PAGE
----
Shillong, Apr 25 (UNI) The second Administrative Reform Commission's (ARC) report advocating abolishment of Meghalaya's three Autonomous District Councils has evoked contrasting reaction from various quarters here.
State minister in-charge, District Council, Paul Lyngdoh said the government will not accept the ARC recommendation as district councils are the means to strengthen the grassroots democracy in the state.
The District Councils in Meghalaya plays an important role in safeguarding the traditional laws of the indigenous people of the state, Mr Lyngdoh said.
The District Councils were created in 1952 when Meghalaya was under the composite state of Assam to protect their identity and interest of the indigenous Khasi, Jaintia and Garo people. The District councils are under the sixth schedule of the Indian Constitution and have authority to frame laws pertaining to forest, land revenue, minerals,trade etc.
Meghalaya Pradesh Congress Committee President O L Nongtdu said, ''The recommendation only shows ARC Chairman Veerappa Moily's ignorance about the functioning of district councils.'' However, political critics argue that with the achievement of statehood in 1972 and now the government being represented by tribal legislators the interest of the tribal population was ''well protected'' and so the Councils were now ''irrelevant''.
Moreover, they felt with the insertion of Para 12-A in the sixth schedule, which states: ''if the state legislature passes a law repugnant to the law passed by the District Council,the law of the council will become invalid,'' the Councils' authority has further diluted.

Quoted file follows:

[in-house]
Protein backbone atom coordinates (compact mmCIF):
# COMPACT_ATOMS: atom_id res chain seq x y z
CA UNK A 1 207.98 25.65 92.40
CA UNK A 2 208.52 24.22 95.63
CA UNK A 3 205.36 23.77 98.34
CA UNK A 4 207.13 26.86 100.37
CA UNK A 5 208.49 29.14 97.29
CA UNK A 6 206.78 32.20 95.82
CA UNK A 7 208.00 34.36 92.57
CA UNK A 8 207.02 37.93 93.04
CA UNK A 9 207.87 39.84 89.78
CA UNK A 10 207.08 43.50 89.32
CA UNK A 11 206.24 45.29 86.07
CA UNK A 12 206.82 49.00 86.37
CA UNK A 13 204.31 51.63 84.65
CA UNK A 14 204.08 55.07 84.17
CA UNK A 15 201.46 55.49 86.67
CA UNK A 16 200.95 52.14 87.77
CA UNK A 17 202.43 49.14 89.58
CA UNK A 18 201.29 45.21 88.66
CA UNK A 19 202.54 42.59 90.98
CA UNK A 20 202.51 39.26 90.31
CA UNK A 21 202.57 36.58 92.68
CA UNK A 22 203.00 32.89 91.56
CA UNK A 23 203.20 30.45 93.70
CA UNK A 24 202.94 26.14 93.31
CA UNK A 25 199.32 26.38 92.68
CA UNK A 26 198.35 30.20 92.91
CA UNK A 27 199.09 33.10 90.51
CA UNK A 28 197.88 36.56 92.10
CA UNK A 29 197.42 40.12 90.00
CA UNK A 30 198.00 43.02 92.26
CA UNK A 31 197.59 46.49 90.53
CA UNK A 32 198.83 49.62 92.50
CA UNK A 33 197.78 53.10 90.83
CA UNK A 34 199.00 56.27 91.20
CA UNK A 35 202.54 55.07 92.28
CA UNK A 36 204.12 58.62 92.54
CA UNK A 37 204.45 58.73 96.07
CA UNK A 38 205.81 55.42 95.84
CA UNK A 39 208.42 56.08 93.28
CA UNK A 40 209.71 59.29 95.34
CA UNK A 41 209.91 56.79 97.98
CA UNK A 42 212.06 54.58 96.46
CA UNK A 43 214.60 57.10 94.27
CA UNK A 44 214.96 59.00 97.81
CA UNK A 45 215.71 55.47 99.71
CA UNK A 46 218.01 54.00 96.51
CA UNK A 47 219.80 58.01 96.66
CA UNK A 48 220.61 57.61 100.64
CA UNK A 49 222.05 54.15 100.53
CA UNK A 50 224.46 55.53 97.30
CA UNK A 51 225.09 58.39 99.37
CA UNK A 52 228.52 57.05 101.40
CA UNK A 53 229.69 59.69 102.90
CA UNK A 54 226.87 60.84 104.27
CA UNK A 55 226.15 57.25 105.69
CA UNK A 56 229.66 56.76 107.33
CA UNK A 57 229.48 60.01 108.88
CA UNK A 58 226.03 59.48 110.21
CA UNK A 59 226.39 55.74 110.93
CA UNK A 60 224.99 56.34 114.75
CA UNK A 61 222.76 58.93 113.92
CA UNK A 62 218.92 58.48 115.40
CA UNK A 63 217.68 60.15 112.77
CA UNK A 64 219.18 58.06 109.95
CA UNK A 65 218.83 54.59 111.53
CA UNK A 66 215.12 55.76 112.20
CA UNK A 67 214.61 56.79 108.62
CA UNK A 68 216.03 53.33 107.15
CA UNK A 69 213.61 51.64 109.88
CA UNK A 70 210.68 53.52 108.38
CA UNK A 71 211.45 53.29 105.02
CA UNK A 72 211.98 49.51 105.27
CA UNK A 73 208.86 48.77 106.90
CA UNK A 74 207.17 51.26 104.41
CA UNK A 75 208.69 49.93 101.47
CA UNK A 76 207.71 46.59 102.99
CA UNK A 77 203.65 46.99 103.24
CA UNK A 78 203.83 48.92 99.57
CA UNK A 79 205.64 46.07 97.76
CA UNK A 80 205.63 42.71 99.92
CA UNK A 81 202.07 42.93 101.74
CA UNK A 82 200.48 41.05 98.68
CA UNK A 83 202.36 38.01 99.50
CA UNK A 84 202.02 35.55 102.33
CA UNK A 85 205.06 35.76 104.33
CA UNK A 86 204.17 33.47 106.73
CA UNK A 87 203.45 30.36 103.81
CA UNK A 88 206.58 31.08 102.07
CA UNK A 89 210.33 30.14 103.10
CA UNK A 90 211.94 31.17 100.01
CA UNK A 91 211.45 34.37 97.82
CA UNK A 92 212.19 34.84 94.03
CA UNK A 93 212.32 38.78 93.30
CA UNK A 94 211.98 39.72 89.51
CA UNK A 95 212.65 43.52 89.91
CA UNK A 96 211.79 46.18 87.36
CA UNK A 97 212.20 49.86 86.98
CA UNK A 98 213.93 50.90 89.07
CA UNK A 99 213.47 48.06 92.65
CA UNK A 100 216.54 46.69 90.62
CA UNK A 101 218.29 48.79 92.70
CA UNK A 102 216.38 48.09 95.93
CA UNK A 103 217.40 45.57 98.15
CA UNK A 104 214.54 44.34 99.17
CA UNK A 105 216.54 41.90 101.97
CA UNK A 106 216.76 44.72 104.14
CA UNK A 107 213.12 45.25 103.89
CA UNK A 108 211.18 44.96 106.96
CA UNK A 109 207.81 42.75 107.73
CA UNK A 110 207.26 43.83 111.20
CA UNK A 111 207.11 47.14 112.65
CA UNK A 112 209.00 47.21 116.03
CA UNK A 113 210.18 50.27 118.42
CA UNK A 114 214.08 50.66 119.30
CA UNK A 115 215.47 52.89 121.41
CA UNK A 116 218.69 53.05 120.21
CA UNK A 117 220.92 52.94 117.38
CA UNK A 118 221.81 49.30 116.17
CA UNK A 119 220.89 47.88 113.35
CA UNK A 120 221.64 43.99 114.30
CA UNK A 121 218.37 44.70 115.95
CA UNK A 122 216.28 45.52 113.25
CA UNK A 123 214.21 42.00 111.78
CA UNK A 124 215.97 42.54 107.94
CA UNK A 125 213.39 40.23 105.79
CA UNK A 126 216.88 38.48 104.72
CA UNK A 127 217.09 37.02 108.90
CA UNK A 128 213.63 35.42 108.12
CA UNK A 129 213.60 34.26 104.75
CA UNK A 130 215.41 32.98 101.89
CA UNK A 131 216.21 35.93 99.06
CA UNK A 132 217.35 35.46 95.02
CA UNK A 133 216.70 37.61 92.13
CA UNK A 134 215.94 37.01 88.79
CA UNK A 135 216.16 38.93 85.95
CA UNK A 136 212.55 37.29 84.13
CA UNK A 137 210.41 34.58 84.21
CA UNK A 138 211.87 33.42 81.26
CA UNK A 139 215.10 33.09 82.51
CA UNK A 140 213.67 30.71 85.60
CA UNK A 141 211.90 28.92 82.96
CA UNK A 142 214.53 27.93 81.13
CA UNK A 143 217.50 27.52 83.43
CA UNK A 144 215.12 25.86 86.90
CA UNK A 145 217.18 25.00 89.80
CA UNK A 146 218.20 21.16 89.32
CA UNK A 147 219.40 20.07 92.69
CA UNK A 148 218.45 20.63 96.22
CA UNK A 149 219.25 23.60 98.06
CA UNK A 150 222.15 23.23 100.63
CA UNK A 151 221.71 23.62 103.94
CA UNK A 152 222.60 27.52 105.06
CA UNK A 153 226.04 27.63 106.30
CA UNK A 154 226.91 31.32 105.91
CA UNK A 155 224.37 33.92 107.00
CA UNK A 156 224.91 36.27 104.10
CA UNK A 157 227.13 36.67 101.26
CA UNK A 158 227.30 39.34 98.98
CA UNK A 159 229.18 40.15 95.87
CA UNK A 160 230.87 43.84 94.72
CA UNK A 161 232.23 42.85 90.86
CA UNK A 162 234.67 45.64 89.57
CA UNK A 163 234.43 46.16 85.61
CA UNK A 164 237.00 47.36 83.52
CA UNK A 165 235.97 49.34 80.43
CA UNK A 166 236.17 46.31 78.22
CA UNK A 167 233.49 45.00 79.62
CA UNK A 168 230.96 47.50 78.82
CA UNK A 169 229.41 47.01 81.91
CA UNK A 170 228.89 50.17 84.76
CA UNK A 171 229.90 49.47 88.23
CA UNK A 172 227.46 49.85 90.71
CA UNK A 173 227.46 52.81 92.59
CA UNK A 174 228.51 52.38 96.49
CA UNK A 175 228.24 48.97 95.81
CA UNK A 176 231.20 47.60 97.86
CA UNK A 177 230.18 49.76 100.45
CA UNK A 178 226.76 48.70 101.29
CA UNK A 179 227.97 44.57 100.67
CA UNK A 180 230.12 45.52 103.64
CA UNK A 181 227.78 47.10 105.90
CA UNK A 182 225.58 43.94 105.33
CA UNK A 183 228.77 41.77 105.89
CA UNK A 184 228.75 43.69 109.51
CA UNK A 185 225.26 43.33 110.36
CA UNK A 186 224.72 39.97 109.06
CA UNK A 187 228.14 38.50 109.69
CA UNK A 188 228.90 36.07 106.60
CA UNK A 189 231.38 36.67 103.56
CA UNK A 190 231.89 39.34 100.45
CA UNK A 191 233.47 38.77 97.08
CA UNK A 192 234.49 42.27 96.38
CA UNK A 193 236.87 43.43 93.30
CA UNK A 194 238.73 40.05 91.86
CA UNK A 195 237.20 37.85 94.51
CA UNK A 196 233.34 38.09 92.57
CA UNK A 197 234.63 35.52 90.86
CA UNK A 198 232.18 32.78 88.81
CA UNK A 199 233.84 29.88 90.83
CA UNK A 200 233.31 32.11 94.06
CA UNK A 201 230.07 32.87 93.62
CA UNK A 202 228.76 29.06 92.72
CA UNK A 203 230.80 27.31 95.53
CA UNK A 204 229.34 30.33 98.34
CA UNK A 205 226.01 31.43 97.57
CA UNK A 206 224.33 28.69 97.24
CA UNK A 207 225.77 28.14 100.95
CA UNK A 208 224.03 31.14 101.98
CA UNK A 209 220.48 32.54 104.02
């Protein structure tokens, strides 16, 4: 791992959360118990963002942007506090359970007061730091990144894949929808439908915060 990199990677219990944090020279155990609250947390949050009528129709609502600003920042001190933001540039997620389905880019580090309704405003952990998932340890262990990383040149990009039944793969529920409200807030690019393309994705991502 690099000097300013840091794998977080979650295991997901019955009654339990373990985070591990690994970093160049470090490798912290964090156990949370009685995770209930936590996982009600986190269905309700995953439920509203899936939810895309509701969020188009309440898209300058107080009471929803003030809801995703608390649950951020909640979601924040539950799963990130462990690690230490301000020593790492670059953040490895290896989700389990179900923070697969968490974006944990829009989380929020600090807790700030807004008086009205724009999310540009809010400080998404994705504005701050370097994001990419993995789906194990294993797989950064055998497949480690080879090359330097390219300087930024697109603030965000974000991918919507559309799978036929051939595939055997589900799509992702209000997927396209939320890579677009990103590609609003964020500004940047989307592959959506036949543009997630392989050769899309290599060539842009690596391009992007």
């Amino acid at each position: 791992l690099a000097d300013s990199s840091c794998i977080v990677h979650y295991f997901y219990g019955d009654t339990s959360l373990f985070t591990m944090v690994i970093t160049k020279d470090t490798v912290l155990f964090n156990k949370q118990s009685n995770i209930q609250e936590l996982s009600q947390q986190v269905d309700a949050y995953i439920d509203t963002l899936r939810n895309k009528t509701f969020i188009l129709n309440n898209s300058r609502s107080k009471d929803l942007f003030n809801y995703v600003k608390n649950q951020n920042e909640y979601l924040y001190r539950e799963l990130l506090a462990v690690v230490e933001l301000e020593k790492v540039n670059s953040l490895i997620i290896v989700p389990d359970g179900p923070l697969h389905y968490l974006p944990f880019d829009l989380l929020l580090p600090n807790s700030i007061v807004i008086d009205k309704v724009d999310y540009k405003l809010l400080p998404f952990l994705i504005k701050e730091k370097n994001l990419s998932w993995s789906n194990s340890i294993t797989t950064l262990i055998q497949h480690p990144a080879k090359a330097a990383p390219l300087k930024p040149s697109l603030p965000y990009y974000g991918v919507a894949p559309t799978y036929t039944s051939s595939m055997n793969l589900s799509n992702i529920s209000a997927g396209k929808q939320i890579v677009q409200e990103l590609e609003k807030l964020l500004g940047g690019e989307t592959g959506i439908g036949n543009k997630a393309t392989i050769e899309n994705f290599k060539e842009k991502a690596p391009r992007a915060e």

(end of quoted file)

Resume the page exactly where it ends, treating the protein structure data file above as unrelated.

''The insertion of the Para 12-A in the sixth schedule of the Indian Constitution has further diminished the relevance of the district councils,'' Michael Syiem, convener of Mait Shaprang Movement, who spearheaded the abolishment of the Councils for nearly a decade said.
Mr Syiem said if Para 12-A is done away then there would be ''utter chaos and confusion,'' as law passed by both the state legislatures and the Councils would clash.
The establishment cost of each Councils is about one crore per month, which could be used for other developmental purposes,'' Syiem argued.
Former Meghalaya Chief Secretary J M Phira said the overriding effect of the state laws has rendered the Councils as subordinates to the state government and therefore infringes the autonomy of the Councils.
Former Karnataka Chief Minister Veerappa Moily, who headed the second ARC said there was an increasing clash of interests between the state government and the sixth schedule on which the councils rest.
'' The sixth schedule councils have been given more powers than the local governance bodies, in the rest of the country. While many areas under the schedule have seen turmoil and violence, it is generally agreed that the autonomy paradigm prescribed under it has brought a degree of equilibrium within tribal societies, particularly through formal dispute resolution under customary laws and through control of money-lending etc,'' Mr Moily said in his report.
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